In this years’ European election, there is no doubt that migration will be one of the most dominant and probably also crucial topics – often accompanied with a bitter dispute over political actions. While some, led by often right-wing populists, are calling for a stronger focus on security issues, e.g. protecting borders and stricter deportations, others stress the humanitarian obligation towards people in need. Both attitudes, however, have in common that they contribute to an image of a divided continent between pro- and anti-migration supporters – a situation that seems to be present since the so-called migration crisis in 2015/16. But has this crisis really changed the Europeans' attitude to migration? And did it contribute to the fact that Europe is really more divided than before?
The on European Social Survey (ESS) data-based study “Still divided but more open” by Vera Messing and Bence Ságvári, both researchers at the Centre for Social Sciences (HAS), deals exactly with these questions. The analysis explores cross-national differences in perceptions of migration, and discovers factors that may lie behind the immense differences in the acceptance versus rejection of migrants across European countries. The results show how attitudes have changed from before to after the 2015 migration ‘crisis’, and also draw a wider picture of attitude shifts in 15 European countries between 2002 and 2016/17.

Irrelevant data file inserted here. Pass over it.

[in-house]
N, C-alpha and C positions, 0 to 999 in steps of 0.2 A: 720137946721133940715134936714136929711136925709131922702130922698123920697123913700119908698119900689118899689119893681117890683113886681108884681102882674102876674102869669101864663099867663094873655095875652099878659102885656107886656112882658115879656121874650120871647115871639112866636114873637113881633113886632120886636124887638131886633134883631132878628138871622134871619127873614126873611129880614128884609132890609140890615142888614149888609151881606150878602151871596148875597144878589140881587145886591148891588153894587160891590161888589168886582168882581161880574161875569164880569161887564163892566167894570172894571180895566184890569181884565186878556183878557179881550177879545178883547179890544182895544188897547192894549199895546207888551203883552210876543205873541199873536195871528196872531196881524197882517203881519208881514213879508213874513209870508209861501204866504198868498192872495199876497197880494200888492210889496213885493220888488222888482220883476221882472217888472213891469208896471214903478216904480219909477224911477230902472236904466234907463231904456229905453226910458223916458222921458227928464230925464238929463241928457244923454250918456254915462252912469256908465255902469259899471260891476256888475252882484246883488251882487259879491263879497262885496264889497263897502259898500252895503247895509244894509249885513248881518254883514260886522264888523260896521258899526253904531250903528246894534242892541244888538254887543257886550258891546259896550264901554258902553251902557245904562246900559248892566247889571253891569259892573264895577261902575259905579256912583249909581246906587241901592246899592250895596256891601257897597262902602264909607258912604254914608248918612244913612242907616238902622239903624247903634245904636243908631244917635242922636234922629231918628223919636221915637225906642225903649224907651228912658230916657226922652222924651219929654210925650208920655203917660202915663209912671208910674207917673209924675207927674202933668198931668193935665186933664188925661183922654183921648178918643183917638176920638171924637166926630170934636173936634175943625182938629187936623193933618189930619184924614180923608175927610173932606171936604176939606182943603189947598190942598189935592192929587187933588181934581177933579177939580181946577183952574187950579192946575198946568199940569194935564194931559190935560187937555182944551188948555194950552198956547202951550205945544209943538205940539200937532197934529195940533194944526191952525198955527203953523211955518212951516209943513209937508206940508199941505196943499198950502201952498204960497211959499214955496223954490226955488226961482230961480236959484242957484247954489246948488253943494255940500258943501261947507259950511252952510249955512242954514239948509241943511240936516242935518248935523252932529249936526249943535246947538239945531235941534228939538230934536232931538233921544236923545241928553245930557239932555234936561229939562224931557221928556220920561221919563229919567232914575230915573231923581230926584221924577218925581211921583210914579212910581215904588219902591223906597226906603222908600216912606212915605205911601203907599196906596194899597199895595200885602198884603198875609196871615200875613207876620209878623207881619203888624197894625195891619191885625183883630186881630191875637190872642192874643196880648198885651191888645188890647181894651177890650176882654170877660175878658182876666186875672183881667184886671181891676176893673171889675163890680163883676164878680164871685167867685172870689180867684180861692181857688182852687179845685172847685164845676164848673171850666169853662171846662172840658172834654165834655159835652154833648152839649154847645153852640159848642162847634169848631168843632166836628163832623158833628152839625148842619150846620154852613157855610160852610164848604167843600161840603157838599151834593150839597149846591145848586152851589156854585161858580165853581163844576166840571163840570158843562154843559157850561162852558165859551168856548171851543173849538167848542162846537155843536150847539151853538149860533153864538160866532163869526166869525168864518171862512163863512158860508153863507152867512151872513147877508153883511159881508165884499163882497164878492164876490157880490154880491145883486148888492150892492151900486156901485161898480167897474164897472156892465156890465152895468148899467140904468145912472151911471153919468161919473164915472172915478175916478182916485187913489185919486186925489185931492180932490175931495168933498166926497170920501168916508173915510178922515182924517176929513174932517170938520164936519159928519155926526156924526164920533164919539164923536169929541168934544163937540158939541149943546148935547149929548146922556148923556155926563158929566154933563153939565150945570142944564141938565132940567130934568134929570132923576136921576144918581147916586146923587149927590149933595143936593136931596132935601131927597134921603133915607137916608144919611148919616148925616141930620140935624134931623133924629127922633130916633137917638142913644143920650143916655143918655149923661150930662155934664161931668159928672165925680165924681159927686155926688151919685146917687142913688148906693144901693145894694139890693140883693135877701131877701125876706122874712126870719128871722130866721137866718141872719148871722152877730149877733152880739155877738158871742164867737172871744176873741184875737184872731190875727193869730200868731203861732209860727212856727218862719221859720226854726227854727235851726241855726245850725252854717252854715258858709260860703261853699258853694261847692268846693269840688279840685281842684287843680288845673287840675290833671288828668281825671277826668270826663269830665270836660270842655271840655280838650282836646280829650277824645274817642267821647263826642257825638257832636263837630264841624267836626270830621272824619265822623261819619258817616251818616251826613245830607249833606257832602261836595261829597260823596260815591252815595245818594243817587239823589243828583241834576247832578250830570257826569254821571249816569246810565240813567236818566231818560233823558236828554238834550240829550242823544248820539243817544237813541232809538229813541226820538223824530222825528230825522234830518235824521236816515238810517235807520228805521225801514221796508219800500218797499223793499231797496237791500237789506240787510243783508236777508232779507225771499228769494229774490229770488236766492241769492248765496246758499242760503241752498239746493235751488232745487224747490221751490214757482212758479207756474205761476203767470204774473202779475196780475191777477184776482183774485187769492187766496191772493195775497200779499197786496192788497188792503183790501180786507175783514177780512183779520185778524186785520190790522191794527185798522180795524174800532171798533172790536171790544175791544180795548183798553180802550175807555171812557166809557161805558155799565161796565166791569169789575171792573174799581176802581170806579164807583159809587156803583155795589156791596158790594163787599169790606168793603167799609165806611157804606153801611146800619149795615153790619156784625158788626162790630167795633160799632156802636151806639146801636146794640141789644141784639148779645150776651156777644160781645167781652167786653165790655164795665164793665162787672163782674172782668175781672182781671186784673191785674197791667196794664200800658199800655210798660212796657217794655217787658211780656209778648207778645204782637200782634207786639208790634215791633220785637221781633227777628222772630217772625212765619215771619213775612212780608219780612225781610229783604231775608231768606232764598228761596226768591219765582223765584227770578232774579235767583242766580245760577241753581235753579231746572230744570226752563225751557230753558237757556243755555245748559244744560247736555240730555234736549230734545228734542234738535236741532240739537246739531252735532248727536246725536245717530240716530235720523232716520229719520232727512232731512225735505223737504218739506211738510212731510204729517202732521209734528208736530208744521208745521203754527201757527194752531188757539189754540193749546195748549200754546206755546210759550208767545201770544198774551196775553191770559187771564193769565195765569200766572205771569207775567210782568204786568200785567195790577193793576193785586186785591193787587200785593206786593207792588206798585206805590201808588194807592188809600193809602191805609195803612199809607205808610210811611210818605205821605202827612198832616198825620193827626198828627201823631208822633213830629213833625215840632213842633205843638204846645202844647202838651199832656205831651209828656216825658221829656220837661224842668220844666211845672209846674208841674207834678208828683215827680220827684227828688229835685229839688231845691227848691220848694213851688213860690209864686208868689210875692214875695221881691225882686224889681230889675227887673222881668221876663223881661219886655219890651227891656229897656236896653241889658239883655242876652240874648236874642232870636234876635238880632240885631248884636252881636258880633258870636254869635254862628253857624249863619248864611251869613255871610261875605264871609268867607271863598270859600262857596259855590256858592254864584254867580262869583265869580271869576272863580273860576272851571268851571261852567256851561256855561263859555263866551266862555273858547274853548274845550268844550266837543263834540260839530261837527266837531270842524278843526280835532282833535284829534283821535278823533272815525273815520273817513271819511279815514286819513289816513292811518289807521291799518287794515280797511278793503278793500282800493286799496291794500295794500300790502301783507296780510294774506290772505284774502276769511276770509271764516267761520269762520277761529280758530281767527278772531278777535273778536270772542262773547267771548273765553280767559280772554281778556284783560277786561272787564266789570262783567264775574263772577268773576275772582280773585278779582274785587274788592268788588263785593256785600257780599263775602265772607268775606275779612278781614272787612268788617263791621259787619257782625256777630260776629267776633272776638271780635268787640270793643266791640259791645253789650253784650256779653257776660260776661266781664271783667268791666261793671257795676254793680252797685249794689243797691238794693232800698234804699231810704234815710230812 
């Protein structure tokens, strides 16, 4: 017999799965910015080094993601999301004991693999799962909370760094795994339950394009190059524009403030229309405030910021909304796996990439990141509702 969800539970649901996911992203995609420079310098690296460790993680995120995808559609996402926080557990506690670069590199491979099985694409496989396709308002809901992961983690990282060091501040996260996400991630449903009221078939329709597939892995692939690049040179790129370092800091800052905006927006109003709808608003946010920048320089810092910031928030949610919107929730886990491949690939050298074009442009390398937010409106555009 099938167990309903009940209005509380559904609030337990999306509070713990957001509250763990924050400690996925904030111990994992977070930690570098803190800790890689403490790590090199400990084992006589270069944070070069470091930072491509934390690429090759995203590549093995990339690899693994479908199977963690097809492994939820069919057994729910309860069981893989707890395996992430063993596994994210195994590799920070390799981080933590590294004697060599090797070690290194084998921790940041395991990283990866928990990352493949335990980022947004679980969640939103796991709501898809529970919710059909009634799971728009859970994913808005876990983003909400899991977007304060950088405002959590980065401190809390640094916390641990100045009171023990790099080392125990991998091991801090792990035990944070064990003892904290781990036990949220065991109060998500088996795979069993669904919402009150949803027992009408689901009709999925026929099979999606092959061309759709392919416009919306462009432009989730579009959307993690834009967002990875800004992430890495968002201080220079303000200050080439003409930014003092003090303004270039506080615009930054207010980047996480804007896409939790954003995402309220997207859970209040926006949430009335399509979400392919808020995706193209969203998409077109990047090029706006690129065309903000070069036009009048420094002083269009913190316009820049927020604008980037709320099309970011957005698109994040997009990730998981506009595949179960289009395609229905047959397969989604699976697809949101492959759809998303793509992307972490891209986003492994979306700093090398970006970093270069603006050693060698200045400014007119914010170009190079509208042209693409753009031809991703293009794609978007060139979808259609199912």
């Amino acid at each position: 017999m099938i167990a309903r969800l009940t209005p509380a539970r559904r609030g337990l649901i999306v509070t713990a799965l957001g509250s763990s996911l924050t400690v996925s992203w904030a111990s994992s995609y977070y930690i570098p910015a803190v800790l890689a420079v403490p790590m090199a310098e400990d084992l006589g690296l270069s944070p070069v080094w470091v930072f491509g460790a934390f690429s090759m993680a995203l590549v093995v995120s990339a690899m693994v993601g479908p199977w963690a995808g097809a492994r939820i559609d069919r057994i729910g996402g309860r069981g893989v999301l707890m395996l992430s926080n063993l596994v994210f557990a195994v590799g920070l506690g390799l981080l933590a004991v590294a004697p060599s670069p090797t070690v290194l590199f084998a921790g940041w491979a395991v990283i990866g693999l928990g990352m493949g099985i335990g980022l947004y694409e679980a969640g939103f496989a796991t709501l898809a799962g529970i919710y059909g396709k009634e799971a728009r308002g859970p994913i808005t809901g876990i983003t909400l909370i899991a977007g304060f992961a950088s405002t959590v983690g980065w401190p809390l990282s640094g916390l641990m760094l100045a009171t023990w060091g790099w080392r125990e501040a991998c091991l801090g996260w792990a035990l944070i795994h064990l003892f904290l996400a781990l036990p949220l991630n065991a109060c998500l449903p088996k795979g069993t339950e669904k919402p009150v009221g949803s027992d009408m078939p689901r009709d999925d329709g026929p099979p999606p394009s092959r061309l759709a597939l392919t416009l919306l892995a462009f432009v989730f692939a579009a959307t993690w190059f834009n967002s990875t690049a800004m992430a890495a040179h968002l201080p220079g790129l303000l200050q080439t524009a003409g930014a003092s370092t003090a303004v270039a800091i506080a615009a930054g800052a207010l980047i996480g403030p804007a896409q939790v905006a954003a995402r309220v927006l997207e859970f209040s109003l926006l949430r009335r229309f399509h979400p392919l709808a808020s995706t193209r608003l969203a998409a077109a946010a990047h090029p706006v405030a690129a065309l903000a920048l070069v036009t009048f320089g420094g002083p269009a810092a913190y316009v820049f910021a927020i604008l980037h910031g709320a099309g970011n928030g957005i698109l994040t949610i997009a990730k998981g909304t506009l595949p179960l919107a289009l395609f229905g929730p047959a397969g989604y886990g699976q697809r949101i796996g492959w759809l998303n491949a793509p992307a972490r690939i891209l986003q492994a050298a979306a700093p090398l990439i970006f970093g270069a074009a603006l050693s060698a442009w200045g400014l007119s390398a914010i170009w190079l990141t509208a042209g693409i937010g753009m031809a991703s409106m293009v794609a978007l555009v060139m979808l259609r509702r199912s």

One important conclusion of the analysis is that attitudes towards migration in Europe have generally become more positive in most countries since the 2015 refugee crisis. The level of rejection between 2014/15 (before the flow of mass migration to Europe occurred) and 2016/17 (after the migration shock) has decreased from 15% to 10%. Thus, in general, popular attitudes do not support the flourishing anti-migrant populist political discourse, and by the same token, increasingly loud anti-migrant populist narratives have not boosted the rejection of migrants. People on the continent have not become more fearful of migrants; on the contrary, in most countries they have become slightly more positive about them. Outliers include Portugal, Belgium, the UK and Ireland, where people have become significantly more open and positive about migrants compared to the pre-migration crisis period, and Hungary, where general attitudes towards migrants have significantly deteriorated.
Read the full report for more insights and recommendations.